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Artist: Unknown Celtic Primary
4th century-3rd century BCE
Dimensions: 5.5 x 5.5 x 0.63 in. (13.97 x 13.97 x 1.59 cm)
Object Type: Jewelry
Medium and Support: Copper alloy
Credit Line: Lent by the Metropolitan Museum of Art, Gift of J. Pierpont Morgan, 1917 (17.191.247)
Accession Number: L2010.01.11
On View: Bellarmine Hall Galleries

During the Iron Age, torcs were symbols of both social and religious power. These stiff neck rings were worn by high-ranking members of various European cultures, but are most commonly associated with ancient Celtic kings and Druids. The prestige of the torc’s wearer was defined by the preciousness of the metal used and degree of embellishment; some surviving torcs are made of gold and elaborately decorated. This is a modest example.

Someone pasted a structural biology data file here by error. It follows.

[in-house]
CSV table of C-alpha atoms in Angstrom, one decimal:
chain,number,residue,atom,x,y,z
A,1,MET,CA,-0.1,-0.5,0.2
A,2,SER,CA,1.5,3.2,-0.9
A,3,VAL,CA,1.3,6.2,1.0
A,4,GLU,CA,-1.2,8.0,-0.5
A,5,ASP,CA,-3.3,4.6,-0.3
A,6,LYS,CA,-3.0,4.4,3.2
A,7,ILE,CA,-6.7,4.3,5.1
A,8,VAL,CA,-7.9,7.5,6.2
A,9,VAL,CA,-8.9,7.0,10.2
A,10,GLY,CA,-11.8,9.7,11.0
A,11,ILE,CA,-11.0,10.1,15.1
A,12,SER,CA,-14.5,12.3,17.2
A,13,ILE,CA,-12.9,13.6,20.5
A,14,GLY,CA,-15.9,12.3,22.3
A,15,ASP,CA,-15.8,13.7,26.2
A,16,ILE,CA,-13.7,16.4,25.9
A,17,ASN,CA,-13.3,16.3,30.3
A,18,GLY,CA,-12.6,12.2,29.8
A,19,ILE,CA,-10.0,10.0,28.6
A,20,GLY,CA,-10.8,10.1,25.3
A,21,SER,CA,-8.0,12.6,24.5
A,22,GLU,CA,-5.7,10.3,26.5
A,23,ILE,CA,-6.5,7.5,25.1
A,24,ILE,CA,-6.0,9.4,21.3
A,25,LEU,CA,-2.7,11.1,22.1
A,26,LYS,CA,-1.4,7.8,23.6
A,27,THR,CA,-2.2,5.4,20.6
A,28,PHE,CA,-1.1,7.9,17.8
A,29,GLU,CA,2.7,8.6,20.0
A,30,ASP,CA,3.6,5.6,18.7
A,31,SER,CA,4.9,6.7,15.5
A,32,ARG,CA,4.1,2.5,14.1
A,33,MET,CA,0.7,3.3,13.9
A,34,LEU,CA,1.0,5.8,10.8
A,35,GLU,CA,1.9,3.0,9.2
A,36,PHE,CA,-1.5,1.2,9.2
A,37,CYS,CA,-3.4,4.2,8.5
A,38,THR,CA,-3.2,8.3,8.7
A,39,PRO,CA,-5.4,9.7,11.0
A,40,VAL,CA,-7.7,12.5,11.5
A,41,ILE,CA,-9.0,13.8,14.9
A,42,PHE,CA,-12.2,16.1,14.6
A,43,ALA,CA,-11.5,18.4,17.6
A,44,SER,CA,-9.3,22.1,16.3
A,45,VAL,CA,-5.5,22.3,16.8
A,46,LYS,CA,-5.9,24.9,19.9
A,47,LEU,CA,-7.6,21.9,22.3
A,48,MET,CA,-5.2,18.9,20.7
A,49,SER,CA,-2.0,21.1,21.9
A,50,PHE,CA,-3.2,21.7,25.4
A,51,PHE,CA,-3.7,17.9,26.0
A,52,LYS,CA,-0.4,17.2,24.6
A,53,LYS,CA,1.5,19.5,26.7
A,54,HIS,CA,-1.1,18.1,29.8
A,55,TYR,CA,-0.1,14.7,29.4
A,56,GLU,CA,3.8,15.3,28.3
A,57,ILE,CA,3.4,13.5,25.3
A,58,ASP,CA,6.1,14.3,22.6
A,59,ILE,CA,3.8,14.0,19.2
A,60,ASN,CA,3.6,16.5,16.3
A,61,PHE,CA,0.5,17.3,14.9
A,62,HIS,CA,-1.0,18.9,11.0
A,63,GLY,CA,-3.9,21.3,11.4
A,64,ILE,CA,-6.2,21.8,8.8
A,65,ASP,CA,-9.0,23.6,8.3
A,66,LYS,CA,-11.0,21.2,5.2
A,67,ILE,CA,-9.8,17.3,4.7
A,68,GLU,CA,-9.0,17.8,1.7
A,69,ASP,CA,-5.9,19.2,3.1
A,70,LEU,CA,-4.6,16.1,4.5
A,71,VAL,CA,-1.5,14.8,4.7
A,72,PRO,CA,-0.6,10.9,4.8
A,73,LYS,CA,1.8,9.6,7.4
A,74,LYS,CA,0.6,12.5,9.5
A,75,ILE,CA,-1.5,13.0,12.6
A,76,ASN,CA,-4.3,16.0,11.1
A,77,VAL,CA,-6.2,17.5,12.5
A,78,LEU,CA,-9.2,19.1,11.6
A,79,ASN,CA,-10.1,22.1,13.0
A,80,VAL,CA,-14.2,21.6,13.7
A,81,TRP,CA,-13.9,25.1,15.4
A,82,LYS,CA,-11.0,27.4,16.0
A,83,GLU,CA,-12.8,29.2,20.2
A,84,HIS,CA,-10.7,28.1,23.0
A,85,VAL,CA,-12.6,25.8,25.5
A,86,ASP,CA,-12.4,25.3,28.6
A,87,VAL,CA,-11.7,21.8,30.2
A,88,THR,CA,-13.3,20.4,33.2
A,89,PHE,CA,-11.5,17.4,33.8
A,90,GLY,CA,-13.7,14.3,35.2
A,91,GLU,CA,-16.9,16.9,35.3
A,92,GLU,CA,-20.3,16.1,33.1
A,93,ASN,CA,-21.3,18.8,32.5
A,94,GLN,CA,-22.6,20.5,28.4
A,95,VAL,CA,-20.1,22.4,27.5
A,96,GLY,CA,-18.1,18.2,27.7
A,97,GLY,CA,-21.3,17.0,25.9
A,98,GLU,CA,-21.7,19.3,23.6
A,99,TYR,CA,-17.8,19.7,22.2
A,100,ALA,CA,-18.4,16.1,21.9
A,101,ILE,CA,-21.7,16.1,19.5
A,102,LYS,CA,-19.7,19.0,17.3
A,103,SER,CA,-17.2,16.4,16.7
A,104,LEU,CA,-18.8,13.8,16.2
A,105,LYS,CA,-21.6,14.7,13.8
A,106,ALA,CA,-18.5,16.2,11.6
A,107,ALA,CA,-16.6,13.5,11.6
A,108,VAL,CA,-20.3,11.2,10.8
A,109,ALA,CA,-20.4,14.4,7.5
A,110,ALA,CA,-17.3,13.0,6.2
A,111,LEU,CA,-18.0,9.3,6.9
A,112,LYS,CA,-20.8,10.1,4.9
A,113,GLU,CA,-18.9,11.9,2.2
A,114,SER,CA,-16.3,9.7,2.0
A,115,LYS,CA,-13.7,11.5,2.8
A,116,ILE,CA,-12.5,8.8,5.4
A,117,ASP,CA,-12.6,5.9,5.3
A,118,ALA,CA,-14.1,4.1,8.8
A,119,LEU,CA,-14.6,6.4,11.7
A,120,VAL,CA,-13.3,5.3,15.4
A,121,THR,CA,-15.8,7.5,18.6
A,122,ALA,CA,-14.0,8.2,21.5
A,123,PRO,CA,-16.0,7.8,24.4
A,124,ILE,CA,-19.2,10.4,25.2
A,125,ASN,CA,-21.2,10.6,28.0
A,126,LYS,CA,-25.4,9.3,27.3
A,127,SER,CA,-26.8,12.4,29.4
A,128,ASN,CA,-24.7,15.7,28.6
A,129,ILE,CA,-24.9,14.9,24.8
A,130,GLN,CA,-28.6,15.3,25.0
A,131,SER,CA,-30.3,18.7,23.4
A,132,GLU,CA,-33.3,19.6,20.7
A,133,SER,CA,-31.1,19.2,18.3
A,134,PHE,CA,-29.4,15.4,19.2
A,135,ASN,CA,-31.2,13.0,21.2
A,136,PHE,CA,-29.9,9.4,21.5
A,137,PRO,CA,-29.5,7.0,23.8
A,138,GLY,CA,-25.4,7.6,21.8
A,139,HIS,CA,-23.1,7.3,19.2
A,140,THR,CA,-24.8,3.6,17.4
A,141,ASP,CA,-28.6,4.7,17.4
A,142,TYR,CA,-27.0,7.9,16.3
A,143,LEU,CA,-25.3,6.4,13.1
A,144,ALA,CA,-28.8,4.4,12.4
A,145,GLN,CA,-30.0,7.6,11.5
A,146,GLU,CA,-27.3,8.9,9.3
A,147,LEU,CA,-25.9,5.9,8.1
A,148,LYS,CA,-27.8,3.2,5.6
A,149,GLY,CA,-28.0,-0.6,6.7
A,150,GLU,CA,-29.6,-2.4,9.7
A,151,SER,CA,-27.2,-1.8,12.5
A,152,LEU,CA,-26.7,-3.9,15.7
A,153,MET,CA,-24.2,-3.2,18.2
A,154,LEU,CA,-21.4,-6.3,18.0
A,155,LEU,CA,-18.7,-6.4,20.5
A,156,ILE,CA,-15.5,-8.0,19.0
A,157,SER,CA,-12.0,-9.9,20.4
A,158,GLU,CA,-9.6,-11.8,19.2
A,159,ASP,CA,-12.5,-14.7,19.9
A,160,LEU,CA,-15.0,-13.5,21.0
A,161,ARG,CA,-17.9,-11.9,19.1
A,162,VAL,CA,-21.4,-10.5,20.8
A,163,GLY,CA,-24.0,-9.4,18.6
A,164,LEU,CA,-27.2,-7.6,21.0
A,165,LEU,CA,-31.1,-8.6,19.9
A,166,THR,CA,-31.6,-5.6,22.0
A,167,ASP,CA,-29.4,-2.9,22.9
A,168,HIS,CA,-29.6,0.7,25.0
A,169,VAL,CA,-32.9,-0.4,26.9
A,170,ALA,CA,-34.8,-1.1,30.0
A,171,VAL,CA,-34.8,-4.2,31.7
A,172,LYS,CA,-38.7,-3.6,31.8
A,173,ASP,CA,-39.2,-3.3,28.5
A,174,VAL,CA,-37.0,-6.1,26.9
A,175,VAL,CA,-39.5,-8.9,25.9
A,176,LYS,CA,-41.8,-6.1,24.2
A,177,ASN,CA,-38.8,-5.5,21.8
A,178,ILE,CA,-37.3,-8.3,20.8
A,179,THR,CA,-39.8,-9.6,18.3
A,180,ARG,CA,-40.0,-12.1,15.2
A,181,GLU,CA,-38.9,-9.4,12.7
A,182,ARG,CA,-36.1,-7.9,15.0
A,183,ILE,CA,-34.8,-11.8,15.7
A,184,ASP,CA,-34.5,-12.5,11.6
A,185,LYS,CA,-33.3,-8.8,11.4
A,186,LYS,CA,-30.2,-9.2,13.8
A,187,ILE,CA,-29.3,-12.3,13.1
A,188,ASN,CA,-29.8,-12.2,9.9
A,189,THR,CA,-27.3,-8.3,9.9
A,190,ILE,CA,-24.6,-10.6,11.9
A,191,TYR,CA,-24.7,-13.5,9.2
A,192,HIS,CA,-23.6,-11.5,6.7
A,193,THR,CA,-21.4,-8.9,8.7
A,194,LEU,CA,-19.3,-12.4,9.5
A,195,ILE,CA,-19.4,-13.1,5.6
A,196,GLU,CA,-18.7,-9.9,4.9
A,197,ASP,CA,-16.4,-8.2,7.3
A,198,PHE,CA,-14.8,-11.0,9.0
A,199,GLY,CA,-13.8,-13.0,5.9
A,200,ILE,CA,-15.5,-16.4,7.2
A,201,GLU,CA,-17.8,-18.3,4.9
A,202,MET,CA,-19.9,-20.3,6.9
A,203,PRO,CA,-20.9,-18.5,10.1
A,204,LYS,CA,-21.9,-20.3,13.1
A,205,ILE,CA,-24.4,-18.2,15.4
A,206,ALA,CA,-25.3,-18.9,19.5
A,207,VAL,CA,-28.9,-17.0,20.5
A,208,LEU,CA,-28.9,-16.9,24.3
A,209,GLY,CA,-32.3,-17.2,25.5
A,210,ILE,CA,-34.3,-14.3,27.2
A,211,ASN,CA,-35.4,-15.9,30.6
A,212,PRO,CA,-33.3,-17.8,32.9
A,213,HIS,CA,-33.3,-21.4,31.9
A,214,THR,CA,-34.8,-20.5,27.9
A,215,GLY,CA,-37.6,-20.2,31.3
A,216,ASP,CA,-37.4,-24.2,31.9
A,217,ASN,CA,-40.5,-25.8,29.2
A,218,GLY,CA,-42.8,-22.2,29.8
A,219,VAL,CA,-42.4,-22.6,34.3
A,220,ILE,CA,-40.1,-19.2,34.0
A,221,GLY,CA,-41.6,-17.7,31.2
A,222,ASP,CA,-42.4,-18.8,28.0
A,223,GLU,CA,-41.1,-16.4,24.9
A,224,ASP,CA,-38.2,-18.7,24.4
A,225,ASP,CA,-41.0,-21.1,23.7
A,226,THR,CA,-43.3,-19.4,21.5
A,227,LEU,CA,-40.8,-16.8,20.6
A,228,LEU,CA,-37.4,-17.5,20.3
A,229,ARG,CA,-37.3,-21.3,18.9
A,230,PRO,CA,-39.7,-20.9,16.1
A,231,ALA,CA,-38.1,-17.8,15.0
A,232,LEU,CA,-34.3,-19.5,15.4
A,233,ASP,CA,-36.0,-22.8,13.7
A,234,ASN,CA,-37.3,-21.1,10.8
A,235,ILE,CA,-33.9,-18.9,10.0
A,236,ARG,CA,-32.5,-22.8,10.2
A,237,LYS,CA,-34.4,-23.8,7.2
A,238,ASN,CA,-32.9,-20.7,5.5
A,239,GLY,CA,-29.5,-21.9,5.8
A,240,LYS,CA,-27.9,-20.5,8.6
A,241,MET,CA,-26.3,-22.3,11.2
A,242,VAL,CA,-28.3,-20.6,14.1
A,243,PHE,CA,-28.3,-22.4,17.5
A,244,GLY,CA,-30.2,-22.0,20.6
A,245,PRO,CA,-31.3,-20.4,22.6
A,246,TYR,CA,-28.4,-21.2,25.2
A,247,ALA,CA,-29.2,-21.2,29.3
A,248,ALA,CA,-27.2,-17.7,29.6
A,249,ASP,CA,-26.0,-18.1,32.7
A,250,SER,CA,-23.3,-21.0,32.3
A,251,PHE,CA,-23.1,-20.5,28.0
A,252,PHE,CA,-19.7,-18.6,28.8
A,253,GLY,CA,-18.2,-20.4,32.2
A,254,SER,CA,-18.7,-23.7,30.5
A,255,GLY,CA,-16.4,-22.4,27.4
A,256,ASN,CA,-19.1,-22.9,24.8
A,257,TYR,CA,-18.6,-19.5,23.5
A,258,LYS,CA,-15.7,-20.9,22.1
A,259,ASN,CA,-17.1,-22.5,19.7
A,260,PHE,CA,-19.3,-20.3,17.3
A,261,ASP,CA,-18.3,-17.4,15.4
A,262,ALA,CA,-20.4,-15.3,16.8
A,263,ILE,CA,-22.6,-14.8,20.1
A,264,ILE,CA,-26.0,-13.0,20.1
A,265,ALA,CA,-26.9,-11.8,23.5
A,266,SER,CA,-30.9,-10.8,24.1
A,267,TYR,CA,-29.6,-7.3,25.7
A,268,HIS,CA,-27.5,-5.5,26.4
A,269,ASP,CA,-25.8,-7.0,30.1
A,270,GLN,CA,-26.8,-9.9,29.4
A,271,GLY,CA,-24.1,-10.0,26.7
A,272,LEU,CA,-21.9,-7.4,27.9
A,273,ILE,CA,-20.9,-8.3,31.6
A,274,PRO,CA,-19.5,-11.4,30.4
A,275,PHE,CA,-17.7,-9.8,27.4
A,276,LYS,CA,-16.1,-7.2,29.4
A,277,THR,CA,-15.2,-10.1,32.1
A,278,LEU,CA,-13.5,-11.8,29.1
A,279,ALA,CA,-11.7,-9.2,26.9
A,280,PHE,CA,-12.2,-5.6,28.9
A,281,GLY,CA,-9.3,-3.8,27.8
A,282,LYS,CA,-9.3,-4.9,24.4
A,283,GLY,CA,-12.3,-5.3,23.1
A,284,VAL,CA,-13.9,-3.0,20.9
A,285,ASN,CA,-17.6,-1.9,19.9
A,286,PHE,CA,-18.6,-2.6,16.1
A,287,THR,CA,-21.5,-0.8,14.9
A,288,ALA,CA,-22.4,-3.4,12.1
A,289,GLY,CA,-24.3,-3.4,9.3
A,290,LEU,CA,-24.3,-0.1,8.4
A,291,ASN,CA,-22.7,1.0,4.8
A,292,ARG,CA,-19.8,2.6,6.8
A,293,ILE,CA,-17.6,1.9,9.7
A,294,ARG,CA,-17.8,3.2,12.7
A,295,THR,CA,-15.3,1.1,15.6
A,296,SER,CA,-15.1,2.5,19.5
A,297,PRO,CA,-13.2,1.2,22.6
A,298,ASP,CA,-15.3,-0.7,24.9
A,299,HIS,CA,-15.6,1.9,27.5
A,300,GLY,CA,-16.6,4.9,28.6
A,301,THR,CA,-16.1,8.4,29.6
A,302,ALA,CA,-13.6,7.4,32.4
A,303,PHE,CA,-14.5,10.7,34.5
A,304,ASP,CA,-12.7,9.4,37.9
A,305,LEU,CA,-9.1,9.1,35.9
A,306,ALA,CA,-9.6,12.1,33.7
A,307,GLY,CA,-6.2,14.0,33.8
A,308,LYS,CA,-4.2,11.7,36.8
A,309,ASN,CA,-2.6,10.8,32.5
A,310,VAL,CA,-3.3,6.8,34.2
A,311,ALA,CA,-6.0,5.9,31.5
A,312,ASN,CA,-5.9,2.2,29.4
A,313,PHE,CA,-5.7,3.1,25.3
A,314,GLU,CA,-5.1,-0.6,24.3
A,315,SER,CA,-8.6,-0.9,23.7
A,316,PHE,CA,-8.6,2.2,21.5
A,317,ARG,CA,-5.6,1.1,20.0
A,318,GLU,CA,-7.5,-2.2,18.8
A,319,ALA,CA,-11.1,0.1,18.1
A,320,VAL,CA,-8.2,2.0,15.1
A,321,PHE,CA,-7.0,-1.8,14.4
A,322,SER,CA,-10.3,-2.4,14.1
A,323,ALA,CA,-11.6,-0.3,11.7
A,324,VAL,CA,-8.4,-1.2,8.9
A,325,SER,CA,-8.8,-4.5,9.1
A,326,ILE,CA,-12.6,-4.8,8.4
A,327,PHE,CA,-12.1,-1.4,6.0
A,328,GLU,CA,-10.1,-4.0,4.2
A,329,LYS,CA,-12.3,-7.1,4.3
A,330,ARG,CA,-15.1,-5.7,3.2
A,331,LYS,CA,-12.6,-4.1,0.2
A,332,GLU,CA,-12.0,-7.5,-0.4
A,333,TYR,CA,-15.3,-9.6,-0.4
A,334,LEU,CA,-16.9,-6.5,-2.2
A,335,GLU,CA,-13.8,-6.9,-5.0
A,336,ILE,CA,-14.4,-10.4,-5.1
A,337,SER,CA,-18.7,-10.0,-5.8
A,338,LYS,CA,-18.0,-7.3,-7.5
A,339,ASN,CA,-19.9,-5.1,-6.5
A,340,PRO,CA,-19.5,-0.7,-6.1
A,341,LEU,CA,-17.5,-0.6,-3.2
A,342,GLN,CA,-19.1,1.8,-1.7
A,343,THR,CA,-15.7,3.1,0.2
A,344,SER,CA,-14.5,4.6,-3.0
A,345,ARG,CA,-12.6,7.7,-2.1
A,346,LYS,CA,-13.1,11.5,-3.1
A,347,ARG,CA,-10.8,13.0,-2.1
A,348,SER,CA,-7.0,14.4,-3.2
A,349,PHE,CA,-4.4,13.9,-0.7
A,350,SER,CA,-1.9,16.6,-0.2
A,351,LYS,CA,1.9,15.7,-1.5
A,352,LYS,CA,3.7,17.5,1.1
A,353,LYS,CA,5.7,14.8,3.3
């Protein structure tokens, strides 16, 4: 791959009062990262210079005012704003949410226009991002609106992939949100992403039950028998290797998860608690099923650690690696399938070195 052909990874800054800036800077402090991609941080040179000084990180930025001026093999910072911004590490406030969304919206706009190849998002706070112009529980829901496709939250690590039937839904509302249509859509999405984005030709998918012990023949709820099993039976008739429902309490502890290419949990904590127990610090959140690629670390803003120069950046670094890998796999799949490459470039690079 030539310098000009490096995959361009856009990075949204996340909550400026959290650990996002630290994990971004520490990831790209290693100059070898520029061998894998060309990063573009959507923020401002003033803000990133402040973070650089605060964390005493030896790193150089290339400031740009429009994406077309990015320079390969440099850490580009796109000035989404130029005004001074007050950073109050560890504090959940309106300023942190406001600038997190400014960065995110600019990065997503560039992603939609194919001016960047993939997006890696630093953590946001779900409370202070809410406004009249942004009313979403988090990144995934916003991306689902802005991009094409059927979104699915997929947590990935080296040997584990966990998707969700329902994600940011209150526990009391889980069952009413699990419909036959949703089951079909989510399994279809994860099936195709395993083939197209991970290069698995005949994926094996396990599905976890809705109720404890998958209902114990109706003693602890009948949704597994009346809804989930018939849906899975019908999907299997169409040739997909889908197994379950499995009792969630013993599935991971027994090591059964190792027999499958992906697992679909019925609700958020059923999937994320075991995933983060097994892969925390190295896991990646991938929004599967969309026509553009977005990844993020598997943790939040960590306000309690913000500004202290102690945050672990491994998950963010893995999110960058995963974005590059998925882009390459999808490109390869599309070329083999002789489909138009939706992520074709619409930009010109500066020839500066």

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Ornaments such as bracelets, necklaces, and rings, of precious or semiprecious materials worn or carried on the person for adornment; also includes similar articles worn or carried for devotional or mourning purposes.
public domain
Land owned and controlled by the state or federal government. Also, the status of publications, products, and processes that are not protected under patent or copyright.

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